Vermont Officials Denounce EPA Effort to Block PFOA/PFOS Health Study

EPAA recent report that the federal Environmental Protection Agency attempted to block the publication of a public health study on PFOA/PFOS contamination has elicited a strong reaction from Vermont officials.

The report, published by Politico, revealed that emails had been found in which a Trump administration aide warned that publishing the study would lead to a “public relations nightmare.”

The public health study in question would disclose that PFOA and PFOS become a serious risk to human health at a far lower level than the EPA has marked safe.

“I am outraged, but not surprised, that Scott Pruitt’s anti-science EPA is suppressing research that would shed light on the health threats posed by PFOA contamination of the water supply,” said Rep. Peter Welch, D-Vt.

Welch recounted his interactions with Bennington residents who have been facing PFOA contamination.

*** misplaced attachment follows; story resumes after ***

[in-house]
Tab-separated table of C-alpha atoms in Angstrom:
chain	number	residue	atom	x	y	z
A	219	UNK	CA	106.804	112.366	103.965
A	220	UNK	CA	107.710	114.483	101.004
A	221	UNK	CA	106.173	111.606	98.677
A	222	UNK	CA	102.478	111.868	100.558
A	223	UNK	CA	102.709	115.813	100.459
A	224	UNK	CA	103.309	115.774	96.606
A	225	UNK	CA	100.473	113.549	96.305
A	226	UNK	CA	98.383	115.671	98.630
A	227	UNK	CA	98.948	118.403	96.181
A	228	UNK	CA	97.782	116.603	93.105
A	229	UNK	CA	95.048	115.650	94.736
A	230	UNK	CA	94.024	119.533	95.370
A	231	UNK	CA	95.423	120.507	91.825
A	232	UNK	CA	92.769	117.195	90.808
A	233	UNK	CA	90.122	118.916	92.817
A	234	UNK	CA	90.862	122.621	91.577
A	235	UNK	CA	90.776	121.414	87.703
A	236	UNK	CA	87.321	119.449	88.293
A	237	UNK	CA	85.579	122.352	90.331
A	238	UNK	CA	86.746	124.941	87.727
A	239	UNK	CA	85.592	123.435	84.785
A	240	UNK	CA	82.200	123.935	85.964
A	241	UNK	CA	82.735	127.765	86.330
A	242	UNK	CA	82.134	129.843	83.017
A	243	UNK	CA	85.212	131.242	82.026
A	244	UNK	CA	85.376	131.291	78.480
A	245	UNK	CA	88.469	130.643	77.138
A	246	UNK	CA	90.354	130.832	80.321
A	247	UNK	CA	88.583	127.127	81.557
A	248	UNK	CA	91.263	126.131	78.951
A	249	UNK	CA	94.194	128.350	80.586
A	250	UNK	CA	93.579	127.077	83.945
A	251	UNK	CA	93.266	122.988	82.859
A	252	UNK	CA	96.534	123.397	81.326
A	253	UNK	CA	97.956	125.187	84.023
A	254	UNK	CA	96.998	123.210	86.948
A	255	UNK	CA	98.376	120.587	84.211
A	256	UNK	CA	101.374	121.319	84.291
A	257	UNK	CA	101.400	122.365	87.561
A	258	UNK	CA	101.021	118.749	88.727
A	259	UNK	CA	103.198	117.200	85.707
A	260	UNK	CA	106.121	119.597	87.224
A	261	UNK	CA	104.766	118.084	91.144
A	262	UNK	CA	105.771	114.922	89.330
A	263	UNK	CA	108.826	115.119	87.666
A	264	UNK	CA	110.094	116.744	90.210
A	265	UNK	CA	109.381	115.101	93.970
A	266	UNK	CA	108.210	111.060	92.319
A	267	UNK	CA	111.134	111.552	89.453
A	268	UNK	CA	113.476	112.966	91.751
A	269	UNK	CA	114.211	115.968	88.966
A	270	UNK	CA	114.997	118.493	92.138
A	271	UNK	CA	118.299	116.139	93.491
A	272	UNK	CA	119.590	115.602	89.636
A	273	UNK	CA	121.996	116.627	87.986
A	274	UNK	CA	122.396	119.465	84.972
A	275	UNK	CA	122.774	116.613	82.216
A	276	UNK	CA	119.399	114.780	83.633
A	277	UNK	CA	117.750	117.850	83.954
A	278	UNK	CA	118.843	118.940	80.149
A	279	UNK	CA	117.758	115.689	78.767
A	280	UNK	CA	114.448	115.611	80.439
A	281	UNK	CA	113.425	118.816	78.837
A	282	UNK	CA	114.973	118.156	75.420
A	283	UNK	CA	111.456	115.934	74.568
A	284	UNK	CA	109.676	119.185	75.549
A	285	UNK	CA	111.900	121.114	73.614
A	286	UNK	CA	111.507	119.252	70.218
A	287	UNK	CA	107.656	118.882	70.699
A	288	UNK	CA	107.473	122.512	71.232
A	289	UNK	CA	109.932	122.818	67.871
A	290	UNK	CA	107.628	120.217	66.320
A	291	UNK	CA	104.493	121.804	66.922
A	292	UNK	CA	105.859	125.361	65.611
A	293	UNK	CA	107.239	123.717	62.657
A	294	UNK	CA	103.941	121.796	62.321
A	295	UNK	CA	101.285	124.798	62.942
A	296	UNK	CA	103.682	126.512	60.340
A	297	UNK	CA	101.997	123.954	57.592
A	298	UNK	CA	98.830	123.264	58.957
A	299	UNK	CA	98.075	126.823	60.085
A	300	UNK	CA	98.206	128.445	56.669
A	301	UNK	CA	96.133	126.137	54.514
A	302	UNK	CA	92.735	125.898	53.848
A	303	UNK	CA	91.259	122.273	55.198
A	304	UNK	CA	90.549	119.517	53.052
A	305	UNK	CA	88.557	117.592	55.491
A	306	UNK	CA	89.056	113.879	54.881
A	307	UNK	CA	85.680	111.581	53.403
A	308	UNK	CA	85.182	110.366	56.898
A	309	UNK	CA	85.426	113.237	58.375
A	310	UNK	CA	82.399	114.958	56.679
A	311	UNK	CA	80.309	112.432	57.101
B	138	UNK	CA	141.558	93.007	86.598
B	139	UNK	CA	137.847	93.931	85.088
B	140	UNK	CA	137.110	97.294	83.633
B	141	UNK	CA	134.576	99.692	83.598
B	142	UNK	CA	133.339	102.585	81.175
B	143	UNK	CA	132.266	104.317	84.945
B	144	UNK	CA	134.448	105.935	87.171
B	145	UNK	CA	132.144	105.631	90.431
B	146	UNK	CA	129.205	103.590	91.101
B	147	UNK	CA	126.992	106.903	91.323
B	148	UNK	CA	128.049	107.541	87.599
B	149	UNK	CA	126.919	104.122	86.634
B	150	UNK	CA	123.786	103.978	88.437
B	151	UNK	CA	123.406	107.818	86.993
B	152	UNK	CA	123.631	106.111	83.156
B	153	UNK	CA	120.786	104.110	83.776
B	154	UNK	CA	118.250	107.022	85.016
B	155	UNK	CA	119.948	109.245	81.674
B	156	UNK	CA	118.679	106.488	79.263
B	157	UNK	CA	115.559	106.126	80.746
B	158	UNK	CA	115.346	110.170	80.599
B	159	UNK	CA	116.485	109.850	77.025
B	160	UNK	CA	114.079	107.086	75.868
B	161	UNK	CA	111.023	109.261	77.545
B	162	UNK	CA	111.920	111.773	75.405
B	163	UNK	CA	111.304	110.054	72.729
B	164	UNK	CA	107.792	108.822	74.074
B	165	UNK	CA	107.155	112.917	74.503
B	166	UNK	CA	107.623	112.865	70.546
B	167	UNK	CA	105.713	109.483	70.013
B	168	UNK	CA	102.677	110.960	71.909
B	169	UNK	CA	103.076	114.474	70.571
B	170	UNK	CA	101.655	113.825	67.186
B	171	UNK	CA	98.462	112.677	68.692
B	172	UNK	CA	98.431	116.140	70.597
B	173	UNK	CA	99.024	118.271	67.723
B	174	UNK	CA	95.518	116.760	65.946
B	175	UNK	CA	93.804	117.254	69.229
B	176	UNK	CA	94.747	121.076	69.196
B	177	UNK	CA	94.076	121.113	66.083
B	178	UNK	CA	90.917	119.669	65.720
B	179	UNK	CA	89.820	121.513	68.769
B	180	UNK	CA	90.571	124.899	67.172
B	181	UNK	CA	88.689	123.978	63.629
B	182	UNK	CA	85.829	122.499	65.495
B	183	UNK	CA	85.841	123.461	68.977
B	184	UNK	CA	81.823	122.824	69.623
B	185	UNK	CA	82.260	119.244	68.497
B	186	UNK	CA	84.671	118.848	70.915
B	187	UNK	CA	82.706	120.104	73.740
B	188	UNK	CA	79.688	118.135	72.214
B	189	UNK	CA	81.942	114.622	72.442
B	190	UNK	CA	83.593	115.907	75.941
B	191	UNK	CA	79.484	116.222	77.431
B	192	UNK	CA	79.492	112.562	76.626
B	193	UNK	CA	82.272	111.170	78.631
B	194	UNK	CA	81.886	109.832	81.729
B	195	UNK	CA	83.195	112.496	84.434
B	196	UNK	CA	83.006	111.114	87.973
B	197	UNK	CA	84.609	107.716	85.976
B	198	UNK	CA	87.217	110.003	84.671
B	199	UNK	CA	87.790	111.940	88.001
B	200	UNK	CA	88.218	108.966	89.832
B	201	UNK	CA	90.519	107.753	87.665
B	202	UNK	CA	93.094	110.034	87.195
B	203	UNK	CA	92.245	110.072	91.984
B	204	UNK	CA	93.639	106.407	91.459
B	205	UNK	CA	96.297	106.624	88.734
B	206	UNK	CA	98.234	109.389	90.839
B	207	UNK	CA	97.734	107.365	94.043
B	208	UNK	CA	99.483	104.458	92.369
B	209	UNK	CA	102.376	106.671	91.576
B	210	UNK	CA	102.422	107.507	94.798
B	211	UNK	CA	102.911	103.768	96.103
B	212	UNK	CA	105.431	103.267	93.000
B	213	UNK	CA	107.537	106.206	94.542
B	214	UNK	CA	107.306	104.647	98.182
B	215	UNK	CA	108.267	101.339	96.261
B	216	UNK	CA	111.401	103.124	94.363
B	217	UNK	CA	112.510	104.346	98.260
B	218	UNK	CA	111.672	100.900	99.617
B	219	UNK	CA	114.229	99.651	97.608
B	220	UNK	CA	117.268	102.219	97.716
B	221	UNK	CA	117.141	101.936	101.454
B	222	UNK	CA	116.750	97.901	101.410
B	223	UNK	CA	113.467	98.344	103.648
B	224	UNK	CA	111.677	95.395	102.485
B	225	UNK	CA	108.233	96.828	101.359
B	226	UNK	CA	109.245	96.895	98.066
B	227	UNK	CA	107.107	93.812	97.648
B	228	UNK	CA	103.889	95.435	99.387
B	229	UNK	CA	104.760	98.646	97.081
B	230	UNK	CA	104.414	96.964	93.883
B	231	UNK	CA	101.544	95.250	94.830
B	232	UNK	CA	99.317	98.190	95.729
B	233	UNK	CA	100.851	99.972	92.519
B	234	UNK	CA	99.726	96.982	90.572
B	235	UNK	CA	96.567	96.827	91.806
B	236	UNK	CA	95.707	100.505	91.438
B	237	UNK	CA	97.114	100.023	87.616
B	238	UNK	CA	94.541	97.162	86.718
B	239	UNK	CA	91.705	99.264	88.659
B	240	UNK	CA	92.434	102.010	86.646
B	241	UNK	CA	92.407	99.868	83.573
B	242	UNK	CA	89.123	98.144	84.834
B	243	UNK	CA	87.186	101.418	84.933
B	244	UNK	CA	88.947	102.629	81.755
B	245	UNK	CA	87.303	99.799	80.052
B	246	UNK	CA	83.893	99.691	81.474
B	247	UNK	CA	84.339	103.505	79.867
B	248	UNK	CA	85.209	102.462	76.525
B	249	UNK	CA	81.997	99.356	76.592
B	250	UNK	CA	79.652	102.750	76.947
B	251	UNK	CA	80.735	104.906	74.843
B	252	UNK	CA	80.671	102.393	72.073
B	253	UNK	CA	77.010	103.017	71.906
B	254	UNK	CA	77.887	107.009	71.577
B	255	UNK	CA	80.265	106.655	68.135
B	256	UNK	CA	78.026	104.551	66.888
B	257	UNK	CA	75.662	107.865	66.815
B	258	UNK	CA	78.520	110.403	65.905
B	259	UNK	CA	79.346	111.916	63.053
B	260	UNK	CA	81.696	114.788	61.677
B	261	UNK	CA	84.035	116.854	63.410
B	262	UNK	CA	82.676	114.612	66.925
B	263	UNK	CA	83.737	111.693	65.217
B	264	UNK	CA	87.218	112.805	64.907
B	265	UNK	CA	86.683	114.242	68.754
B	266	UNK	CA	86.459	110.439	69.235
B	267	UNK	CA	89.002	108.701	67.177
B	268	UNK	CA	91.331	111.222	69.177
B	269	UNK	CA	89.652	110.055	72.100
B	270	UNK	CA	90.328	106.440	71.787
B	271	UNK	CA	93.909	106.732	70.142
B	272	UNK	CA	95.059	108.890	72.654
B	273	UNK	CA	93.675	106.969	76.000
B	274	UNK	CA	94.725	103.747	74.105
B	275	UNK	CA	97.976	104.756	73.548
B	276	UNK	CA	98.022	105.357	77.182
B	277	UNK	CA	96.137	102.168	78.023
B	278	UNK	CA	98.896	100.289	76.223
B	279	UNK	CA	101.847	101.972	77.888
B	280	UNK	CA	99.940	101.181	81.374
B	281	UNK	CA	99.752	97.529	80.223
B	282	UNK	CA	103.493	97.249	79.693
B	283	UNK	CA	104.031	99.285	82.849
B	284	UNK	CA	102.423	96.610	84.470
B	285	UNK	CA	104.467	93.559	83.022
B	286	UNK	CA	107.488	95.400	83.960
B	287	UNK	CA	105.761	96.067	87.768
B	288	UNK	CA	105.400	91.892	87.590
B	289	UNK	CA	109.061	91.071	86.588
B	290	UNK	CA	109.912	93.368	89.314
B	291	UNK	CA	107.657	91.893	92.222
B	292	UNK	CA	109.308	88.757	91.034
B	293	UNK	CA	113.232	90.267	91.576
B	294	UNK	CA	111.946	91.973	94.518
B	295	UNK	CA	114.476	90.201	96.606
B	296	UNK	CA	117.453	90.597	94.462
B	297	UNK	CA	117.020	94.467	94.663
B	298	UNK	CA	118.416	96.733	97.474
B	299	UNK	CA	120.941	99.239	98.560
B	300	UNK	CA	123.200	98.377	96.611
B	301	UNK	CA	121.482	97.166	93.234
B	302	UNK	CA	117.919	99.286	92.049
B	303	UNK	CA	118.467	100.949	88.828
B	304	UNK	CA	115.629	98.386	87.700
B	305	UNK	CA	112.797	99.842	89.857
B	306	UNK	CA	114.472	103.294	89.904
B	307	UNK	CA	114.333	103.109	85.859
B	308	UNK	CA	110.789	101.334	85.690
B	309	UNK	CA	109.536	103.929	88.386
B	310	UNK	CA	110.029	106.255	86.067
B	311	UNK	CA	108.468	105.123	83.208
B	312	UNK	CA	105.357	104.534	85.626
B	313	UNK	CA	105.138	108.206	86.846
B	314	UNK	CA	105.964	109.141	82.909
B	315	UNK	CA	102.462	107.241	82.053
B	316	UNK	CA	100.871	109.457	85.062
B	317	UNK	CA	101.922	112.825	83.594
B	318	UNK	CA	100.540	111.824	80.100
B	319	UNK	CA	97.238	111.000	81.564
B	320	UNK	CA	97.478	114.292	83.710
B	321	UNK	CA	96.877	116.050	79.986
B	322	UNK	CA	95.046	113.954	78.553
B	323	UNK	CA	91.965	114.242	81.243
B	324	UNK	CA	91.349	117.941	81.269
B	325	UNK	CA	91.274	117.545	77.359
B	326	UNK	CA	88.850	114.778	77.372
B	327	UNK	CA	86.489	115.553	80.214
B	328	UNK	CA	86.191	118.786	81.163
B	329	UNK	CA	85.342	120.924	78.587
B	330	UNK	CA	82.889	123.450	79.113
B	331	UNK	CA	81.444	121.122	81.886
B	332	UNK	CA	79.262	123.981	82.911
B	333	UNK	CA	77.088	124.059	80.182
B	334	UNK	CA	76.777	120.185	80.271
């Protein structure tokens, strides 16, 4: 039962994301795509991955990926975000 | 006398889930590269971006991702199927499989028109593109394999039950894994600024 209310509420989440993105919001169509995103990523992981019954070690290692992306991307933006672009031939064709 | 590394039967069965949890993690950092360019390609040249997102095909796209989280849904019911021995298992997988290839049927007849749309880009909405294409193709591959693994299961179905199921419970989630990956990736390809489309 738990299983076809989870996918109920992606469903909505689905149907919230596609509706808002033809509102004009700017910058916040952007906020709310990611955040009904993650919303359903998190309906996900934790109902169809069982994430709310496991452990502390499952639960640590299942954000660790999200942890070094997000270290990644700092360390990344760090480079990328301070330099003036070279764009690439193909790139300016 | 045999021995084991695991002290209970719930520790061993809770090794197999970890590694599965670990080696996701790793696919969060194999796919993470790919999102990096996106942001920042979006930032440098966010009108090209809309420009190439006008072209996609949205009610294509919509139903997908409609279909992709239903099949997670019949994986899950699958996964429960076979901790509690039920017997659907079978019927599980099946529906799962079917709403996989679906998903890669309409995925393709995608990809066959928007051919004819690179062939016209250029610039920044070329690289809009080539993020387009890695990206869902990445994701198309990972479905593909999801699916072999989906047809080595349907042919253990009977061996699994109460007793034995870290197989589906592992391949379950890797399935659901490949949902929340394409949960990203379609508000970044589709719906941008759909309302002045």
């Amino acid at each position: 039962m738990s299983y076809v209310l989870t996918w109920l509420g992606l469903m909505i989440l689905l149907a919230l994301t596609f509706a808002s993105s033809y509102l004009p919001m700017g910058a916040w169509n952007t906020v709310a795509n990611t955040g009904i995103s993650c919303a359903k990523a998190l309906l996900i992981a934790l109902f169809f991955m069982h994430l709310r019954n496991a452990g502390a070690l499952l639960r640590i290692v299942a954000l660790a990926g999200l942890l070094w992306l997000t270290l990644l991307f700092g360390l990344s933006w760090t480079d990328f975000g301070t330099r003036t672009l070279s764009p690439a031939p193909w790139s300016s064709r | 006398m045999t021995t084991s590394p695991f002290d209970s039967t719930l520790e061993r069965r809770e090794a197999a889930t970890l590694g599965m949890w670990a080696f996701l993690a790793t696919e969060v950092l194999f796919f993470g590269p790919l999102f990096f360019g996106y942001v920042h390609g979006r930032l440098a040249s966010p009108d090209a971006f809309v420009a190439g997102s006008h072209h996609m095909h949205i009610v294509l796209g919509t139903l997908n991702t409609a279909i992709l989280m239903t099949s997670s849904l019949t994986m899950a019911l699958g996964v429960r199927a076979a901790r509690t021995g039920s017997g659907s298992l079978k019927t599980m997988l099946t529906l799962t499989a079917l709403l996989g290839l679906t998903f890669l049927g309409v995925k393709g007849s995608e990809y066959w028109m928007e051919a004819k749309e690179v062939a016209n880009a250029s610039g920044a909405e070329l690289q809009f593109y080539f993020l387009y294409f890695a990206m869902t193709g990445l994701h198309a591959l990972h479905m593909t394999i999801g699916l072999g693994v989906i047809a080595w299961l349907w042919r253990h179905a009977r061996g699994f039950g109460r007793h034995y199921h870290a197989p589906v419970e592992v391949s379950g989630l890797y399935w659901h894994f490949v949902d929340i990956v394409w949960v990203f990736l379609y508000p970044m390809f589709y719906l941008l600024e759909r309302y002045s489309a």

“They have a right to see this information, which was gathered by federal employees and paid for with taxpayer funds. EPA should immediately make it available to the public and end its practice of choosing polluters over the public’s right to know,” stated Welch.

The public health has yet to be published.

Read the full story here.


New York Considers Tougher Water Quality Standards

The twelve-member Drinking Water Quality Council held its first meeting today to consider establishing maximum contaminant levels for toxic chemicals in New York State water.

Some say that this rule-making is necessary because of a lack of continuity in the system of federal water quality regulation.

Governor Andrew Cuomo has requested that the council consider setting the maximum contaminant levels for perfluorooctanoic acid (PFOA), as well as perfluorooctanesulfonic acid (PFOS) and 1,4-Dioxane.

Brad Hutton, the deputy commissioner of public health for the New York State Department of Health, stated that the council has been given the responsibility on advising the DOH commissioner on what unregulated contaminants should be tested throughout the state.

The U.S. Environmental Protection Agency monitors several unregulated contaminants every five years, according to the Safe Drinking Water Act’s guidelines. This leaves gaps in the federal system’s approach of ensuring water quality.

“They have been moving too slow of a pace,” stated Hutton, stressing the state’s need of establishing its own maximum contaminant levels.

Read the full article here.